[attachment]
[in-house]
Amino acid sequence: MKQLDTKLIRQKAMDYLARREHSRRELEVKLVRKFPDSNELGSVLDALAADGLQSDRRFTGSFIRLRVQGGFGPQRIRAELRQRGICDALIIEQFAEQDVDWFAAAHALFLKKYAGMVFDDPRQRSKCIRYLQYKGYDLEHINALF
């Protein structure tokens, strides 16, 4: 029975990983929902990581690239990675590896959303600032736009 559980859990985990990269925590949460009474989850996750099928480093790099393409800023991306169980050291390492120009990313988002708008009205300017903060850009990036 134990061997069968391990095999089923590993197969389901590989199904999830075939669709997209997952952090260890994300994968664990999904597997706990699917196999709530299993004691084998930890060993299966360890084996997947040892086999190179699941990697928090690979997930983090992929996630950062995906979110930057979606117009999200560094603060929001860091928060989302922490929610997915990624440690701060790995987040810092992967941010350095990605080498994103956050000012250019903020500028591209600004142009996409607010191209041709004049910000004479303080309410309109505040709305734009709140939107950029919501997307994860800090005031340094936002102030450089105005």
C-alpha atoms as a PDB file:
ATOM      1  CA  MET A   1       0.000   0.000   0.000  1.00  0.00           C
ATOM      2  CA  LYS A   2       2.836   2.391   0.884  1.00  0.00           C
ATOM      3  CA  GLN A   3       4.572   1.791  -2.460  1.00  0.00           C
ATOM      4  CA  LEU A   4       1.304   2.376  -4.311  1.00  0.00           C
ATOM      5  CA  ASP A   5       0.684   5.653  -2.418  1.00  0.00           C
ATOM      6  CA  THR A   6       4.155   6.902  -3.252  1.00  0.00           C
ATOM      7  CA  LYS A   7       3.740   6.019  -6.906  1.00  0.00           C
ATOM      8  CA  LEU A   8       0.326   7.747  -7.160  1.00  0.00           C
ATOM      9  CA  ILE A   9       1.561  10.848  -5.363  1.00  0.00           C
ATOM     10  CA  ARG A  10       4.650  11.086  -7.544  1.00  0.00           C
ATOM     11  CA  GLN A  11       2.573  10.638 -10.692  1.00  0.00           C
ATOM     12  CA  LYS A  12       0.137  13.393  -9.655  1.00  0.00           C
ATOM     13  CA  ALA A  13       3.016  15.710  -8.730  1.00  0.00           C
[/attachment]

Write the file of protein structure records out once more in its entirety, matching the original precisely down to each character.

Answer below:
[in-house]
Amino acid sequence: MKQLDTKLIRQKAMDYLARREHSRRELEVKLVRKFPDSNELGSVLDALAADGLQSDRRFTGSFIRLRVQGGFGPQRIRAELRQRGICDALIIEQFAEQDVDWFAAAHALFLKKYAGMVFDDPRQRSKCIRYLQYKGYDLEHINALF
């Protein structure tokens, strides 16, 4: 029975990983929902990581690239990675590896959303600032736009 559980859990985990990269925590949460009474989850996750099928480093790099393409800023991306169980050291390492120009990313988002708008009205300017903060850009990036 134990061997069968391990095999089923590993197969389901590989199904999830075939669709997209997952952090260890994300994968664990999904597997706990699917196999709530299993004691084998930890060993299966360890084996997947040892086999190179699941990697928090690979997930983090992929996630950062995906979110930057979606117009999200560094603060929001860091928060989302922490929610997915990624440690701060790995987040810092992967941010350095990605080498994103956050000012250019903020500028591209600004142009996409607010191209041709004049910000004479303080309410309109505040709305734009709140939107950029919501997307994860800090005031340094936002102030450089105005």
C-alpha atoms as a PDB file:
ATOM      1  CA  MET A   1       0.000   0.000   0.000  1.00  0.00           C
ATOM      2  CA  LYS A   2       2.836   2.391   0.884  1.00  0.00           C
ATOM      3  CA  GLN A   3       4.572   1.791  -2.460  1.00  0.00           C
ATOM      4  CA  LEU A   4       1.304   2.376  -4.311  1.00  0.00           C
ATOM      5  CA  ASP A   5       0.684   5.653  -2.418  1.00  0.00           C
ATOM      6  CA  THR A   6       4.155   6.902  -3.252  1.00  0.00           C
ATOM      7  CA  LYS A   7       3.740   6.019  -6.906  1.00  0.00           C
ATOM      8  CA  LEU A   8       0.326   7.747  -7.160  1.00  0.00           C
ATOM      9  CA  ILE A   9       1.561  10.848  -5.363  1.00  0.00           C
ATOM     10  CA  ARG A  10       4.650  11.086  -7.544  1.00  0.00           C
ATOM     11  CA  GLN A  11       2.573  10.638 -10.692  1.00  0.00           C
ATOM     12  CA  LYS A  12       0.137  13.393  -9.655  1.00  0.00           C
ATOM     13  CA  ALA A  13       3.016  15.710  -8.730  1.00  0.00           C